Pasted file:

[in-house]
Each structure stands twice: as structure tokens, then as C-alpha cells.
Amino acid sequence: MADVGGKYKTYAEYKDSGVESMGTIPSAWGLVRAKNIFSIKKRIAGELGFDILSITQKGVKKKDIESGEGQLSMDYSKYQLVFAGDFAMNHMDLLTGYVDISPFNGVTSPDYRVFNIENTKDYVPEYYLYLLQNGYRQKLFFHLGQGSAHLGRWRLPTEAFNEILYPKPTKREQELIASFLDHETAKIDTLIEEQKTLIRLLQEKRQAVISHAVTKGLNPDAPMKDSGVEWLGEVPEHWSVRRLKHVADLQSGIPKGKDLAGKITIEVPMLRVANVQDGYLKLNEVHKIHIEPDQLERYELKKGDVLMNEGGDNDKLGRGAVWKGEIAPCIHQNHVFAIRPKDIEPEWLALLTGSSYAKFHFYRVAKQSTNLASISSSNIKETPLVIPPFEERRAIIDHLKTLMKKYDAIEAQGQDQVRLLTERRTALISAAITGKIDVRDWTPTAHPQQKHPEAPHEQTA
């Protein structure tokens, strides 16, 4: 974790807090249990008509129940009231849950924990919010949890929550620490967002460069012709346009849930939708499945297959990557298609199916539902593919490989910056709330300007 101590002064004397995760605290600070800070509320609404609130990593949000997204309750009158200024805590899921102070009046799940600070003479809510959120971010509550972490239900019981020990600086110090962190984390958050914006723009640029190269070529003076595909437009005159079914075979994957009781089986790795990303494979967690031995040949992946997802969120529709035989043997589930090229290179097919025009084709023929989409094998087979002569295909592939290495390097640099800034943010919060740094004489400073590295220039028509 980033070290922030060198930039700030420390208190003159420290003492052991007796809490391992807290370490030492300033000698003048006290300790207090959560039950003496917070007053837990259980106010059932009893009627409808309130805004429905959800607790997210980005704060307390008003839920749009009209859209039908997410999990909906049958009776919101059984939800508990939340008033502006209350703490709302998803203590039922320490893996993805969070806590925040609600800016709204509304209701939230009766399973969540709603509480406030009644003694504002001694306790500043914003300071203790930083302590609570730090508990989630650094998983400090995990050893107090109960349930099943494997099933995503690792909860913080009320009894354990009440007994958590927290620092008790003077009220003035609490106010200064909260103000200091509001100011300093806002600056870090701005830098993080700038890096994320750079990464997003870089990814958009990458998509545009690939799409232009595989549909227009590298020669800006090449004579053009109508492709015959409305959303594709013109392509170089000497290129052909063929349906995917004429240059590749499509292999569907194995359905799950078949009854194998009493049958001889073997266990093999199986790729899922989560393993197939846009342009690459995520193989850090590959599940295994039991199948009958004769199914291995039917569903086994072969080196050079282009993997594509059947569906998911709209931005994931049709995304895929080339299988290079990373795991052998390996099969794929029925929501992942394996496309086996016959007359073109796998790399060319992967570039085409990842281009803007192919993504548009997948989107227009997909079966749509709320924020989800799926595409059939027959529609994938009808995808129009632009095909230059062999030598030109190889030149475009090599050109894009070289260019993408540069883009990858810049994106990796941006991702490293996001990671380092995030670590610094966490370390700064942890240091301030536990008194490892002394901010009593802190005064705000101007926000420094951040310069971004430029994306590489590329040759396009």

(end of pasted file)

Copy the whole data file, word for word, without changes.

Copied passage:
[in-house]
Each structure stands twice: as structure tokens, then as C-alpha cells.
Amino acid sequence: MADVGGKYKTYAEYKDSGVESMGTIPSAWGLVRAKNIFSIKKRIAGELGFDILSITQKGVKKKDIESGEGQLSMDYSKYQLVFAGDFAMNHMDLLTGYVDISPFNGVTSPDYRVFNIENTKDYVPEYYLYLLQNGYRQKLFFHLGQGSAHLGRWRLPTEAFNEILYPKPTKREQELIASFLDHETAKIDTLIEEQKTLIRLLQEKRQAVISHAVTKGLNPDAPMKDSGVEWLGEVPEHWSVRRLKHVADLQSGIPKGKDLAGKITIEVPMLRVANVQDGYLKLNEVHKIHIEPDQLERYELKKGDVLMNEGGDNDKLGRGAVWKGEIAPCIHQNHVFAIRPKDIEPEWLALLTGSSYAKFHFYRVAKQSTNLASISSSNIKETPLVIPPFEERRAIIDHLKTLMKKYDAIEAQGQDQVRLLTERRTALISAAITGKIDVRDWTPTAHPQQKHPEAPHEQTA
């Protein structure tokens, strides 16, 4: 974790807090249990008509129940009231849950924990919010949890929550620490967002460069012709346009849930939708499945297959990557298609199916539902593919490989910056709330300007 101590002064004397995760605290600070800070509320609404609130990593949000997204309750009158200024805590899921102070009046799940600070003479809510959120971010509550972490239900019981020990600086110090962190984390958050914006723009640029190269070529003076595909437009005159079914075979994957009781089986790795990303494979967690031995040949992946997802969120529709035989043997589930090229290179097919025009084709023929989409094998087979002569295909592939290495390097640099800034943010919060740094004489400073590295220039028509 980033070290922030060198930039700030420390208190003159420290003492052991007796809490391992807290370490030492300033000698003048006290300790207090959560039950003496917070007053837990259980106010059932009893009627409808309130805004429905959800607790997210980005704060307390008003839920749009009209859209039908997410999990909906049958009776919101059984939800508990939340008033502006209350703490709302998803203590039922320490893996993805969070806590925040609600800016709204509304209701939230009766399973969540709603509480406030009644003694504002001694306790500043914003300071203790930083302590609570730090508990989630650094998983400090995990050893107090109960349930099943494997099933995503690792909860913080009320009894354990009440007994958590927290620092008790003077009220003035609490106010200064909260103000200091509001100011300093806002600056870090701005830098993080700038890096994320750079990464997003870089990814958009990458998509545009690939799409232009595989549909227009590298020669800006090449004579053009109508492709015959409305959303594709013109392509170089000497290129052909063929349906995917004429240059590749499509292999569907194995359905799950078949009854194998009493049958001889073997266990093999199986790729899922989560393993197939846009342009690459995520193989850090590959599940295994039991199948009958004769199914291995039917569903086994072969080196050079282009993997594509059947569906998911709209931005994931049709995304895929080339299988290079990373795991052998390996099969794929029925929501992942394996496309086996016959007359073109796998790399060319992967570039085409990842281009803007192919993504548009997948989107227009997909079966749509709320924020989800799926595409059939027959529609994938009808995808129009632009095909230059062999030598030109190889030149475009090599050109894009070289260019993408540069883009990858810049994106990796941006991702490293996001990671380092995030670590610094966490370390700064942890240091301030536990008194490892002394901010009593802190005064705000101007926000420094951040310069971004430029994306590489590329040759396009």